I played with Ryzen 5 3600, RTX 3070 and 32GM RAM. Although the required specifications are only 2GB RAM, GTX 550 and Intel Core i5.
World Turtles offers an exploratory soundtrack, think Halo meets Interstellar meets Pirates of the Caribbean – particularly the ‘in-port’ music. It’s difficult to describe but it works very well with the game, and changes from time to time to keep things interesting. You can also skip through soundtracks while in the game if you want to hear something specific.
Meeps will often talk to you, especially through interactions like assigning a woodcutter – a nice touch. The voice acting is done really well. Combined with the background noise of Meeps chopping wood, building new structures and birds singing it really layers up and immerses you within the colony. Hearing “That’s where I would’ve put it!” after placing a building was both hilarious and encouraging. Thanks, Meep friend! Think I’ll call him Bob.
In terms of graphics, World Turtles is low poly 3D with 2D overlays – as you’d expect for the genre. It looks great, it matches the gameplay and soundtrack and makes for a chilled visual experience. Changing graphical settings dramatically affects the ground clutter and shadows, but most PCs should run this one on Ultra.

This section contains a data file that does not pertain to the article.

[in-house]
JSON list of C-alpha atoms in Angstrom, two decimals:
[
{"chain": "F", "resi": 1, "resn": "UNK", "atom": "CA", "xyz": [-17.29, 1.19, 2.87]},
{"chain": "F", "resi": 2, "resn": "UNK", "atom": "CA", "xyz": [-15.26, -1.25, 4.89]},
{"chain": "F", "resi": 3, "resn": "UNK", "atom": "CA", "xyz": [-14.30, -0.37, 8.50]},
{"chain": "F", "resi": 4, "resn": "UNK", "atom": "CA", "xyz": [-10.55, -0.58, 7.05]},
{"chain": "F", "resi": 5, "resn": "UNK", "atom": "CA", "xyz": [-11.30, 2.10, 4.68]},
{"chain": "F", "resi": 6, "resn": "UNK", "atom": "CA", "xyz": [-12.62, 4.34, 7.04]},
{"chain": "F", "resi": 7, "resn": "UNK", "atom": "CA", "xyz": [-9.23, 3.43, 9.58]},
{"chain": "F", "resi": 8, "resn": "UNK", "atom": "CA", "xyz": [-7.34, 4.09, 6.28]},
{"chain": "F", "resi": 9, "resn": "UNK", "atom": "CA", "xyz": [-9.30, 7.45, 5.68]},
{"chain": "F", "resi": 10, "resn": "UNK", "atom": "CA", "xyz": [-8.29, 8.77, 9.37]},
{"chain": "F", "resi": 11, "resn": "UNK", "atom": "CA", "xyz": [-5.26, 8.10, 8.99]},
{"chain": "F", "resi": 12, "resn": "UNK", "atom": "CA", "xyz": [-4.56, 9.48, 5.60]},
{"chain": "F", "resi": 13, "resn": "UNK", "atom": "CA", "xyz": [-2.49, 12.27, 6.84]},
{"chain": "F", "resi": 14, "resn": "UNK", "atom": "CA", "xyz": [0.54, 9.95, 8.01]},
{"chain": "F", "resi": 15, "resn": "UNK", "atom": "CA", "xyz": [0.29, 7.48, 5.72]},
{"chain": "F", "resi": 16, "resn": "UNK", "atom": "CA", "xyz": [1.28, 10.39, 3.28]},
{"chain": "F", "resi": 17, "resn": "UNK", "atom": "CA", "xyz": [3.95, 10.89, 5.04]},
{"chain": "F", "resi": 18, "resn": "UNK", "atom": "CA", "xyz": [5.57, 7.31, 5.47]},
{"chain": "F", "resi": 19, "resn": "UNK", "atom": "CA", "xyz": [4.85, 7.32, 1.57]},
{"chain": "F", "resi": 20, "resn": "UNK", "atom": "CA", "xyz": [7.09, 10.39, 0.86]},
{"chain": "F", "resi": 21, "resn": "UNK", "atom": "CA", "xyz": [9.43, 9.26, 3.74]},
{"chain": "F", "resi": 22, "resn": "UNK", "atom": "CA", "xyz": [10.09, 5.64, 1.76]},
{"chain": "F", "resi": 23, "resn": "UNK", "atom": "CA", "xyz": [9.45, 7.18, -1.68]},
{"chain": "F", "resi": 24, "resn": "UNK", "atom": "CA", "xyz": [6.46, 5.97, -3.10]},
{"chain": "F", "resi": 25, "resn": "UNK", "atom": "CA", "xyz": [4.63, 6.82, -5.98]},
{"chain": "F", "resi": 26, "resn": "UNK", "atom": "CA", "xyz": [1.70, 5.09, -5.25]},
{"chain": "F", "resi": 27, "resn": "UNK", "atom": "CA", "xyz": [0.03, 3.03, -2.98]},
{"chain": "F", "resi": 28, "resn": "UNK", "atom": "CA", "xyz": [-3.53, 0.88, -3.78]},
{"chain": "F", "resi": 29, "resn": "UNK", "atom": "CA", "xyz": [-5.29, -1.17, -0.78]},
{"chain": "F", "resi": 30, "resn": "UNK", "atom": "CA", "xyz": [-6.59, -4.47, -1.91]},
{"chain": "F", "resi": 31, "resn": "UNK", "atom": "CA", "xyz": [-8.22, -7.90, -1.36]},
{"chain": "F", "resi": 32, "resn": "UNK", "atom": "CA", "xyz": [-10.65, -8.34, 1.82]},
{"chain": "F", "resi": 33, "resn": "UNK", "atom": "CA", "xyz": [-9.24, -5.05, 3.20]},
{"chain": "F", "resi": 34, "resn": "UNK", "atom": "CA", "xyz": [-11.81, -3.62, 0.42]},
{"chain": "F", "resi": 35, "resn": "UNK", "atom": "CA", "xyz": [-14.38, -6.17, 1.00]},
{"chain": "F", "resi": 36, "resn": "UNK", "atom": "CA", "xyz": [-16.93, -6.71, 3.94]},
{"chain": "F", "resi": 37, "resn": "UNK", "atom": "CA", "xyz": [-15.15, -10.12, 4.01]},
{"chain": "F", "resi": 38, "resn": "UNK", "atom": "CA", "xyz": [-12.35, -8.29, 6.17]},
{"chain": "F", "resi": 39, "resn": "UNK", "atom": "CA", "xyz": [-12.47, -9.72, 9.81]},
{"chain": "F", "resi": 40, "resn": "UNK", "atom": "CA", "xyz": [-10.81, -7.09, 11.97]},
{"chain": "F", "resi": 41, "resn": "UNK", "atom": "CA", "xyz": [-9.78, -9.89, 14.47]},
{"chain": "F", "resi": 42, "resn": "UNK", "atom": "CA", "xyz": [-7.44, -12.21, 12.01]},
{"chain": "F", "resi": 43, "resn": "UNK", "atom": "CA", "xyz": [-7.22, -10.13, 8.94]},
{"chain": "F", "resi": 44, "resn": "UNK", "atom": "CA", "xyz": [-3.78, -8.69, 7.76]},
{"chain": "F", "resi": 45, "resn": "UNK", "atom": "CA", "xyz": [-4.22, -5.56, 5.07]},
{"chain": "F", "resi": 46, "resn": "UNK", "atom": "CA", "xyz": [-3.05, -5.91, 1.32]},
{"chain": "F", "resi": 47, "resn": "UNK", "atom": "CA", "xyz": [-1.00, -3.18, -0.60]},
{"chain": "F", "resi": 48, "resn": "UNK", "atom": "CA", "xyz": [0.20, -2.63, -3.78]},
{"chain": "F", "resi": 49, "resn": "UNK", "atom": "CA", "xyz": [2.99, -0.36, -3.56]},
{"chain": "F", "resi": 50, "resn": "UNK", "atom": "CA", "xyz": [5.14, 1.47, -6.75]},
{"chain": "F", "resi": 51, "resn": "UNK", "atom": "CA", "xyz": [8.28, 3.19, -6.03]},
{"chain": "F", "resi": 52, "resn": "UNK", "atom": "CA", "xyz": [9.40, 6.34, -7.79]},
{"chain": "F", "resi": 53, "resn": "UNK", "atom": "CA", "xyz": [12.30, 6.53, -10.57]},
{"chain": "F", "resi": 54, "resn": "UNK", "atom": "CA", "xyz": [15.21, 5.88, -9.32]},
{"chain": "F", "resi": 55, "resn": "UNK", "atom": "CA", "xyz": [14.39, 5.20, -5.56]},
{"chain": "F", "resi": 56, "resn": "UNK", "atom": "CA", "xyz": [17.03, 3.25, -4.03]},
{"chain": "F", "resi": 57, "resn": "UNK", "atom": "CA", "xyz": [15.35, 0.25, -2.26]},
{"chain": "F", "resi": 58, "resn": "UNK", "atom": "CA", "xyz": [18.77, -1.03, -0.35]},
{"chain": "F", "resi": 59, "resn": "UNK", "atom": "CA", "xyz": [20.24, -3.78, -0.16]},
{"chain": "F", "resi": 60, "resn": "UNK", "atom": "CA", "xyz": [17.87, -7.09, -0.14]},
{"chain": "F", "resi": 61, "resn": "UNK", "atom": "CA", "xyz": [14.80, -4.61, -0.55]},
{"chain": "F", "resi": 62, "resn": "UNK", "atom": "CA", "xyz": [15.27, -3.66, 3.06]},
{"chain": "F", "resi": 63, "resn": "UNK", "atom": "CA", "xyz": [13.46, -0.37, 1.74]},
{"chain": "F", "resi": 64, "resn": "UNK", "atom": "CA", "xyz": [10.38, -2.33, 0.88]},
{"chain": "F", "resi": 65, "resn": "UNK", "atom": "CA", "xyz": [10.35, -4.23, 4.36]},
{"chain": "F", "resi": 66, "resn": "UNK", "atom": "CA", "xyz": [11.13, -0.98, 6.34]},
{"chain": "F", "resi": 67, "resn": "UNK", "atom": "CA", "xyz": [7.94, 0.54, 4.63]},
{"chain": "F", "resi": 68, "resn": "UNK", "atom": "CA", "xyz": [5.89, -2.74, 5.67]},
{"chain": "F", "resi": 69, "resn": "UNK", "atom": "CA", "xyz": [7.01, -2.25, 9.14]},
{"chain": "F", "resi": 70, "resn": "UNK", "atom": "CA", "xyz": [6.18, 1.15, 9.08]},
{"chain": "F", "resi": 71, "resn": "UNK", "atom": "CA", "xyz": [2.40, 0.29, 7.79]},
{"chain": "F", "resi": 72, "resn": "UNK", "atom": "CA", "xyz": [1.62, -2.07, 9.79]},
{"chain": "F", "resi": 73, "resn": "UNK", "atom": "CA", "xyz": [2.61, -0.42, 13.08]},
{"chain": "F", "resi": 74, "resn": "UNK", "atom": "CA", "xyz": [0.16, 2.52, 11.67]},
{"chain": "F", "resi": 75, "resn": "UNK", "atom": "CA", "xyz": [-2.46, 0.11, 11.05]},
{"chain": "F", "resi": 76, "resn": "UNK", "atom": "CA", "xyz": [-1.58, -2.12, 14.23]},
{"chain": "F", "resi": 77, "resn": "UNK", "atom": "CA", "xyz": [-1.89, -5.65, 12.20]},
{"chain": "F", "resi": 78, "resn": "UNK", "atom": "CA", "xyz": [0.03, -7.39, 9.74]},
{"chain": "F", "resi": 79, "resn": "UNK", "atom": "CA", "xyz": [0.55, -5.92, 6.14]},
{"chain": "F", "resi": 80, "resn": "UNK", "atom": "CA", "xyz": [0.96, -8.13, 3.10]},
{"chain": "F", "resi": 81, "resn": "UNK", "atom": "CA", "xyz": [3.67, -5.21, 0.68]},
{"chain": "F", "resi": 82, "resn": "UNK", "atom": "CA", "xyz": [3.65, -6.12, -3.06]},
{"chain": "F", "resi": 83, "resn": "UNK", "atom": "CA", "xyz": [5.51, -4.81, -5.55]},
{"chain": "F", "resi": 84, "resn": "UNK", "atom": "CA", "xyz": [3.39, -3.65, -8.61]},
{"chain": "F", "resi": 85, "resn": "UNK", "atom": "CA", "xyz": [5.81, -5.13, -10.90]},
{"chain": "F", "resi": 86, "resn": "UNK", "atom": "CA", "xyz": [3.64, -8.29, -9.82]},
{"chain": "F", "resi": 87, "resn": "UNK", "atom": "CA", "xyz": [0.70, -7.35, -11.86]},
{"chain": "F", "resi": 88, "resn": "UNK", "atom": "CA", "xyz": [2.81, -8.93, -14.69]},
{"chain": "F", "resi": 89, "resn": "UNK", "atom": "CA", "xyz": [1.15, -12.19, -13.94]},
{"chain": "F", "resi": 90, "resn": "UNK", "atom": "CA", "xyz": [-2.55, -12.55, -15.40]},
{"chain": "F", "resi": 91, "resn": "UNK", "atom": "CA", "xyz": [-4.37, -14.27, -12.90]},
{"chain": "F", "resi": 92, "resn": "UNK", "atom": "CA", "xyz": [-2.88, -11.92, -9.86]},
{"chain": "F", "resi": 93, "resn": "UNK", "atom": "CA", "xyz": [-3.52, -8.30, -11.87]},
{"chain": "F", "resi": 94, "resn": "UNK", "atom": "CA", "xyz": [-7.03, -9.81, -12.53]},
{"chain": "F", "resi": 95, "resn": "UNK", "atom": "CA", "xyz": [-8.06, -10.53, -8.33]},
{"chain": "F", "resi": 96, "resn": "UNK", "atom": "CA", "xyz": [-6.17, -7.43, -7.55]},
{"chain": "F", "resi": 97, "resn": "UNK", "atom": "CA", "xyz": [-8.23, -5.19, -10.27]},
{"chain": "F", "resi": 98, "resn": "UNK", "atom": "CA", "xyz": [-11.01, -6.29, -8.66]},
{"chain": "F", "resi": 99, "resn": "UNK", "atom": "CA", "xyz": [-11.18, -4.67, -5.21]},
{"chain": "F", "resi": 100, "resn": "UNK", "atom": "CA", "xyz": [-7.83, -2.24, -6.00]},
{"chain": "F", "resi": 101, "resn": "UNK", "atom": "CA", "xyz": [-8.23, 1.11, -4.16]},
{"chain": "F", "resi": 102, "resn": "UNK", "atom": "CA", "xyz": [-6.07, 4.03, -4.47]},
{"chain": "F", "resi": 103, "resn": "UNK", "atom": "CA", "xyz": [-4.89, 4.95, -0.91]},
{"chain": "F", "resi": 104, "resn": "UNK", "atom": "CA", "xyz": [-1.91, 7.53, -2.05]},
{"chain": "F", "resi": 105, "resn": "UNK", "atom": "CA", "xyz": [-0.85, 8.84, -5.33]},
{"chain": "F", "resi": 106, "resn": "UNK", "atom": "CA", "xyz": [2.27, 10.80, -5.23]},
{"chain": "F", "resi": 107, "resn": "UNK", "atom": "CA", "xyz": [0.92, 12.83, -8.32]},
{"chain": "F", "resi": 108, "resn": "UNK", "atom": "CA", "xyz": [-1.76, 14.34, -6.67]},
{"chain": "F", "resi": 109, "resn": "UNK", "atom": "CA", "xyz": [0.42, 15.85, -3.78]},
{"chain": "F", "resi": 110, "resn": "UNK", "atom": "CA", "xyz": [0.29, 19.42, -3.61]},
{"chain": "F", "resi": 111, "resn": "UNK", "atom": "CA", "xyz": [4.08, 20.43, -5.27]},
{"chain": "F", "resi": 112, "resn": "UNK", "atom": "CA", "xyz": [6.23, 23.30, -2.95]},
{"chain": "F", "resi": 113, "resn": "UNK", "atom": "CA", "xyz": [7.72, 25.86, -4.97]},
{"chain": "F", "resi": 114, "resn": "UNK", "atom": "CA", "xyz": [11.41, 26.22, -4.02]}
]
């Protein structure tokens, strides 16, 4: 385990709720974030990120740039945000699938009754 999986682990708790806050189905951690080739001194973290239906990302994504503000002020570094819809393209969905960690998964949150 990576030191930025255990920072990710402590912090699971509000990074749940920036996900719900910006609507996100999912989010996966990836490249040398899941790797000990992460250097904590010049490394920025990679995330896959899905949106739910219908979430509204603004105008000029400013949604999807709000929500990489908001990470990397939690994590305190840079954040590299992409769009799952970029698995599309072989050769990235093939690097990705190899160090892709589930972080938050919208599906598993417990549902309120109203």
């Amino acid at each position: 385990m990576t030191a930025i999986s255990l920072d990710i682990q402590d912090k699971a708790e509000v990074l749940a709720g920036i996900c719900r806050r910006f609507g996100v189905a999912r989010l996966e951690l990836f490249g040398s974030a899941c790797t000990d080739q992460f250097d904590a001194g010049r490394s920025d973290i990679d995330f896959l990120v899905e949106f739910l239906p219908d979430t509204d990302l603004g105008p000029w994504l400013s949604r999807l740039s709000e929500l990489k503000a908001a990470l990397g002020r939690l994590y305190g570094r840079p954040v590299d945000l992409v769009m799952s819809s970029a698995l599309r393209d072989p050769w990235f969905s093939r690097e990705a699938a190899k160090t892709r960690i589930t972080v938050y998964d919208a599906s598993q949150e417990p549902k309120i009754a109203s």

One thing I noticed, which I absolutely love is that the game has a fan art button on the home screen. Players are able to submit their own digital artwork to the developer discord for inclusion within the in-game fan art slideshow. How cool is that?! It really creates an inclusive community feel around the game.
The game is available in around 8 languages, making it more accessible to a wider audience. For the best possible experience, I’d recommend going into the accessibility options and enabling all settings and also lowering the music volume a little. You don’t want to miss any helpful tips from your Meeps!
World Turtles isn’t a huge game by genre standards, but it certainly isn’t small either. Offering more than enough to make it interesting, it’s well worth the £16.75 price tag. While I was unable to check out the campaign mode, I imagine it will offer a more structured and story-lead version of the content I played.
The additional game modes, such as the challenge mode and the map builders certainly add to the longevity and replayability. Perhaps replay on a different-sized map to encounter new challenges and terrain. Depending on how interested you find it, you could potentially sink some serious hours into the map builder mode.
There’s a learning curve to the game and you’ll have to be prepared for some reading at the start. But as you progress, things start to click into place and become more fluid and natural. It’s a little heavy on the overlays and the screen can be a tad cluttered at times. But other than this, there’s not much to complain about – especially given that this is a solo developer game!
Overall, World Turtles get a big tick from me. It offers some exciting unique environmental mechanics, an interesting and creative storyline and some pretty strong visuals.
Disclaimer: A code was received in order to write this review.